by Rev. Dr. Erwin Goedicke, North Church
“Both I and my family have sinned.” (Nehemiah 1:6)
I confess, to my genuine sorrow and shame, that I’ve never paid much attention to Black History Month.
Maybe you didn’t either.
Growing up in a white suburb, going to schools that were 100% or 98% white, there was hardly a mention of it, even though those were the years, poignantly, of the Civil Rights Era in America. I think I was aware that the second week of February was “Black History Week,” and that somewhere along the way it became “Black History Month,” but that didn’t seem to have much to do with me. I was willing to learn a few facts about George Washington Carver and peanuts and Frederick Douglass and Sojourner Truth; but I was just as glad to get beyond that month and back to “normal.” After all, this wasn’t my history.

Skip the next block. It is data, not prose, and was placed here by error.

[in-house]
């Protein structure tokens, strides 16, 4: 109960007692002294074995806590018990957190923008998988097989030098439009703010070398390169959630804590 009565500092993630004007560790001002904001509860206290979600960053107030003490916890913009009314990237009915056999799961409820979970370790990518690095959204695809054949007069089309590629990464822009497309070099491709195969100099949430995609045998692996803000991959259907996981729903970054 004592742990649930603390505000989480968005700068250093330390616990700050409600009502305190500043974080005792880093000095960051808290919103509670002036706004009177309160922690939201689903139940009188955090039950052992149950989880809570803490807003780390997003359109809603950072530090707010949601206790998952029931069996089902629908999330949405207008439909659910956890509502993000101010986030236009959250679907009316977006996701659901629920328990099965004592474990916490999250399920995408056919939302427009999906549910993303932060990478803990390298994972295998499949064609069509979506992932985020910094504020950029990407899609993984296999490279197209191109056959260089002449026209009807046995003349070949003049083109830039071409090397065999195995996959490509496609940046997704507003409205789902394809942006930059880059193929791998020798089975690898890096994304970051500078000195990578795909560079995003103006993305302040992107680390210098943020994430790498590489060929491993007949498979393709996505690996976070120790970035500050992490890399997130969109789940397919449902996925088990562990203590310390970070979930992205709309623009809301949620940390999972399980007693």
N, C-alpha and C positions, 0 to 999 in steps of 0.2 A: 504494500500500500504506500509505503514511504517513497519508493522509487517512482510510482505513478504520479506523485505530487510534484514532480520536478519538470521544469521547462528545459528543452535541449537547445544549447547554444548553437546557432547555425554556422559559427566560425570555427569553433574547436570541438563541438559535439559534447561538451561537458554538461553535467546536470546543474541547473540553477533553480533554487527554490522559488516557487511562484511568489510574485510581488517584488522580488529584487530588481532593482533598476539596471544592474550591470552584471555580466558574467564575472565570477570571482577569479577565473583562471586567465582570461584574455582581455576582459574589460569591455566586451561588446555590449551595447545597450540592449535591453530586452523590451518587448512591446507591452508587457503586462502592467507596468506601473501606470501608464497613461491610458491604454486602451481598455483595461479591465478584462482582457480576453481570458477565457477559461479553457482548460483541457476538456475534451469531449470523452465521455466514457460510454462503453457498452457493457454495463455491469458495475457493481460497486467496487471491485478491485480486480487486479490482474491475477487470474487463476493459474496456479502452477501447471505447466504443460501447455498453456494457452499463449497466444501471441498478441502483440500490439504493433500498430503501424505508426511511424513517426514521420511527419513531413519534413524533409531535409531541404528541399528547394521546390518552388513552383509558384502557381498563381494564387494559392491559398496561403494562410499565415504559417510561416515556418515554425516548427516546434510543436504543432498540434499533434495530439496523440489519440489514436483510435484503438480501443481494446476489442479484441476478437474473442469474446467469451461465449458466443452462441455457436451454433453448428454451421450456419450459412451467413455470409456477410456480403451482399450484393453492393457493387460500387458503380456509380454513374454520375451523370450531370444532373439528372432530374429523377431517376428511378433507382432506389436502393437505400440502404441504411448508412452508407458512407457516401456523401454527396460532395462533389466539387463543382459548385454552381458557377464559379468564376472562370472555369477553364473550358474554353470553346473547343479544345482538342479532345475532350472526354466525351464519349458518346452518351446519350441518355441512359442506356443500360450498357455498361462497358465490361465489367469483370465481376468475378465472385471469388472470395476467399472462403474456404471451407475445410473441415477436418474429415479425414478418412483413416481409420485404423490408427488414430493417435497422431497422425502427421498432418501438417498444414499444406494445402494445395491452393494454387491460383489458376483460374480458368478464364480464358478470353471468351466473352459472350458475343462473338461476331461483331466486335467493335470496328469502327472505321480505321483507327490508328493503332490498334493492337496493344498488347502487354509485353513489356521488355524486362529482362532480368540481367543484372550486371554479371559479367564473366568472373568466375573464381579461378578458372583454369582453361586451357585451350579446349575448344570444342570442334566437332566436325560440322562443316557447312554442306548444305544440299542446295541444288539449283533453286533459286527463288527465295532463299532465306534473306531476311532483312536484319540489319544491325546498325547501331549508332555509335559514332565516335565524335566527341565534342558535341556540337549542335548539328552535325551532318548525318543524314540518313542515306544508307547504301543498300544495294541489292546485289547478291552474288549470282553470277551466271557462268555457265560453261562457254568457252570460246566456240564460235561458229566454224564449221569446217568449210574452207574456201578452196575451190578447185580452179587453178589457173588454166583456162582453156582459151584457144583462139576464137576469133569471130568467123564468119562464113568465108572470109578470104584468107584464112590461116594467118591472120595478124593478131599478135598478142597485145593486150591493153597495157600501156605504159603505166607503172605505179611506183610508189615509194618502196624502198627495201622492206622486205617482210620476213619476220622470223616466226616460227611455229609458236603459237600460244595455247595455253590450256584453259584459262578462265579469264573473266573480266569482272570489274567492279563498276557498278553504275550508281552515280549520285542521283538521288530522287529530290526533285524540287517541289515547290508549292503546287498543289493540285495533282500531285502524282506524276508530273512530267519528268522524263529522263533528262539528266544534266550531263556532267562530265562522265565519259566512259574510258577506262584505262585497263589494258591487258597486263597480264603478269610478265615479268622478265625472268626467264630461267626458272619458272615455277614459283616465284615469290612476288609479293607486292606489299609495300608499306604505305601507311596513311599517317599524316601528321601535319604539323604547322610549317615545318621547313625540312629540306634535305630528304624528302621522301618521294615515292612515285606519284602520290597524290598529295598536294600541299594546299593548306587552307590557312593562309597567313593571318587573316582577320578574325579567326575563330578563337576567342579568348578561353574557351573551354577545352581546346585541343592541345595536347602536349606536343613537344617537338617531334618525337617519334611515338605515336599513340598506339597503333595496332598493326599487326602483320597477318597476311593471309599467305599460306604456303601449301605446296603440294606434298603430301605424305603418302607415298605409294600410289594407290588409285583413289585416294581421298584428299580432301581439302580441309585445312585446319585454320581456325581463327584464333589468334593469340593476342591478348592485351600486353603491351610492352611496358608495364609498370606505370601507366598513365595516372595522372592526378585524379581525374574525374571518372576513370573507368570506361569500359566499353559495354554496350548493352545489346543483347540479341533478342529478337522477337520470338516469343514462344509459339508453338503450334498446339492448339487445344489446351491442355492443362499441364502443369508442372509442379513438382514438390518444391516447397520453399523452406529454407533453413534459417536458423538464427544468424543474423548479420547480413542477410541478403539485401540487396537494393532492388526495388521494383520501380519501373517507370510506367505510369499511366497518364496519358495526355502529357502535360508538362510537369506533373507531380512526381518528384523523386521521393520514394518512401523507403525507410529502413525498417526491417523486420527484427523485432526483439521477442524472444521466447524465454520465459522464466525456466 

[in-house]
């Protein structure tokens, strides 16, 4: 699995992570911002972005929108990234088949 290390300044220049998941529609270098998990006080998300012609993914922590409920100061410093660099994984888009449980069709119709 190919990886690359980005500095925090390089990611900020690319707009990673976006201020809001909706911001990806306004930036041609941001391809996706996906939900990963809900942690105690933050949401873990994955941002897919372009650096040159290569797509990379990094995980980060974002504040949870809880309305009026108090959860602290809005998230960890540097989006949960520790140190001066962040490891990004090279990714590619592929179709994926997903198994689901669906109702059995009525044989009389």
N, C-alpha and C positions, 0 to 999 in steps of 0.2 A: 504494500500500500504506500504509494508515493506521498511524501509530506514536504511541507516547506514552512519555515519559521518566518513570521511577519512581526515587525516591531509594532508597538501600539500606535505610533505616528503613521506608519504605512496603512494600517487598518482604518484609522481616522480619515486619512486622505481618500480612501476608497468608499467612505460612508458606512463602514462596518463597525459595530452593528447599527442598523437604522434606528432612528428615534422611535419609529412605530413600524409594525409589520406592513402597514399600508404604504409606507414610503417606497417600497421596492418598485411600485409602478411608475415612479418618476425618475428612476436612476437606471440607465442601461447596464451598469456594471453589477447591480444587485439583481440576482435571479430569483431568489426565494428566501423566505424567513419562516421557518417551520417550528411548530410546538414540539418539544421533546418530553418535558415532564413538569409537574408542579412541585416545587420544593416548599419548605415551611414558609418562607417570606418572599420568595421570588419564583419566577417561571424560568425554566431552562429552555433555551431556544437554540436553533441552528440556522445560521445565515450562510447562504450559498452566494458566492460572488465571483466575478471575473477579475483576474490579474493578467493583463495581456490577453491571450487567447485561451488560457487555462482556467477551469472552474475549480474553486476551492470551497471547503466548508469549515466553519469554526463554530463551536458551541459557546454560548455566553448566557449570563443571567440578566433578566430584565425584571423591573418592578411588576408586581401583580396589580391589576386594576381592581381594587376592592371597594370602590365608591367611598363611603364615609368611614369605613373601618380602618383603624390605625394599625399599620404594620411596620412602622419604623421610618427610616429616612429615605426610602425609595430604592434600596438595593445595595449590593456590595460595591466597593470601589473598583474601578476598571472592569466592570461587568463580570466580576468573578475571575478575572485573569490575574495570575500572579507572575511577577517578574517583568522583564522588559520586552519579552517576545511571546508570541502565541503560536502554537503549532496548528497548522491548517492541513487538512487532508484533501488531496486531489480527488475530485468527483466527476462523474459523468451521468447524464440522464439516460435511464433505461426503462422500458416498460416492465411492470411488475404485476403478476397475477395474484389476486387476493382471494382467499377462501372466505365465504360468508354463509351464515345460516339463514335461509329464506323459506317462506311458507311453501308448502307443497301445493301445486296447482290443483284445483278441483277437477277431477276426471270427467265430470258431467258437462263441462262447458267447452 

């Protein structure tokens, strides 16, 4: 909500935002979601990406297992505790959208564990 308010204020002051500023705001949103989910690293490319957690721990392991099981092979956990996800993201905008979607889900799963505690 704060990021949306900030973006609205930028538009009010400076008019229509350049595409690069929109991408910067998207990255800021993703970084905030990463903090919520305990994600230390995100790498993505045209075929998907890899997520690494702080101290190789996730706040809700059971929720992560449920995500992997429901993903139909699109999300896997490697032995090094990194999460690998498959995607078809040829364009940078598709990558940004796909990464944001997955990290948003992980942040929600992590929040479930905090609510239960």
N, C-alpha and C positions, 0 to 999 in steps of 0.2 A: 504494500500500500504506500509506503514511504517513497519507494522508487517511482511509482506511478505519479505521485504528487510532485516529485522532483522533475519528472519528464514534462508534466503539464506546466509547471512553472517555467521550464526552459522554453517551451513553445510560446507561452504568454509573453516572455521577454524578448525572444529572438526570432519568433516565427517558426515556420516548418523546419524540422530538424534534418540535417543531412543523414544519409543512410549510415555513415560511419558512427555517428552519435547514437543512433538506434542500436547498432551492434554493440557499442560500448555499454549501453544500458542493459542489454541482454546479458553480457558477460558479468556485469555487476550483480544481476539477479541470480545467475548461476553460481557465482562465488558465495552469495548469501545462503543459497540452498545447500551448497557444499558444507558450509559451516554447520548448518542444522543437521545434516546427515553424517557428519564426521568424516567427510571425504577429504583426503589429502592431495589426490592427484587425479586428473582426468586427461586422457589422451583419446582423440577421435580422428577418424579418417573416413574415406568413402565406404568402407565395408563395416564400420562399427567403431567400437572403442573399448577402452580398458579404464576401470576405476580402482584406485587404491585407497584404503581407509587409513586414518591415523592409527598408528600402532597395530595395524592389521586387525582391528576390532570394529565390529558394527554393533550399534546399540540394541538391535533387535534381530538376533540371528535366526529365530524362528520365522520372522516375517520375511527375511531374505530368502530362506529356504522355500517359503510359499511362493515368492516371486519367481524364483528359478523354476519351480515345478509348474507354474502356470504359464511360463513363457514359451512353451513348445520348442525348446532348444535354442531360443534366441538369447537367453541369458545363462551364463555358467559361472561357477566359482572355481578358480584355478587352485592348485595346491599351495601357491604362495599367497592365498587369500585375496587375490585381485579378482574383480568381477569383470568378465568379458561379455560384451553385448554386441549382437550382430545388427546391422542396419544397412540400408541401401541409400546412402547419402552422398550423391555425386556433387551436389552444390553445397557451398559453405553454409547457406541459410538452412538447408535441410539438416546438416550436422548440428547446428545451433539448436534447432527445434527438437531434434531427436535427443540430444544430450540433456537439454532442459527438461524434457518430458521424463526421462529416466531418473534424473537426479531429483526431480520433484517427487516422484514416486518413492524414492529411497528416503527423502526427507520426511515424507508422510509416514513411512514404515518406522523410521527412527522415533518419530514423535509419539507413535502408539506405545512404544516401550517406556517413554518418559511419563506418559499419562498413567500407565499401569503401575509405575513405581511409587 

As I grew up, and met and began to work with Black friends, I began to notice how important it was to them, and to minority children in schools, and to African American churches. I saw it as a kind of celebration of their heritage and culture, which I could respect and admire. But still, I regarded it as something that belonged to someone else.
And then somewhere along the way – and not so long ago – I began to realize that the history I learned was incomplete, and in fact, inaccurate at best. It is a history that excludes or minimizes or marginalizes the story of African Americans. I now understand that some of this censoring was – and still is – deliberate, the result of an ideology of White Supremacy. But some of my own deficit was – and still is – just plain ignorance, which is an expression of my White Privilege.
There is no American history apart from Black history. But because we’ve suppressed and ignored that truth, someone had to invent Black History month. It’s about time we acknowledge that fact.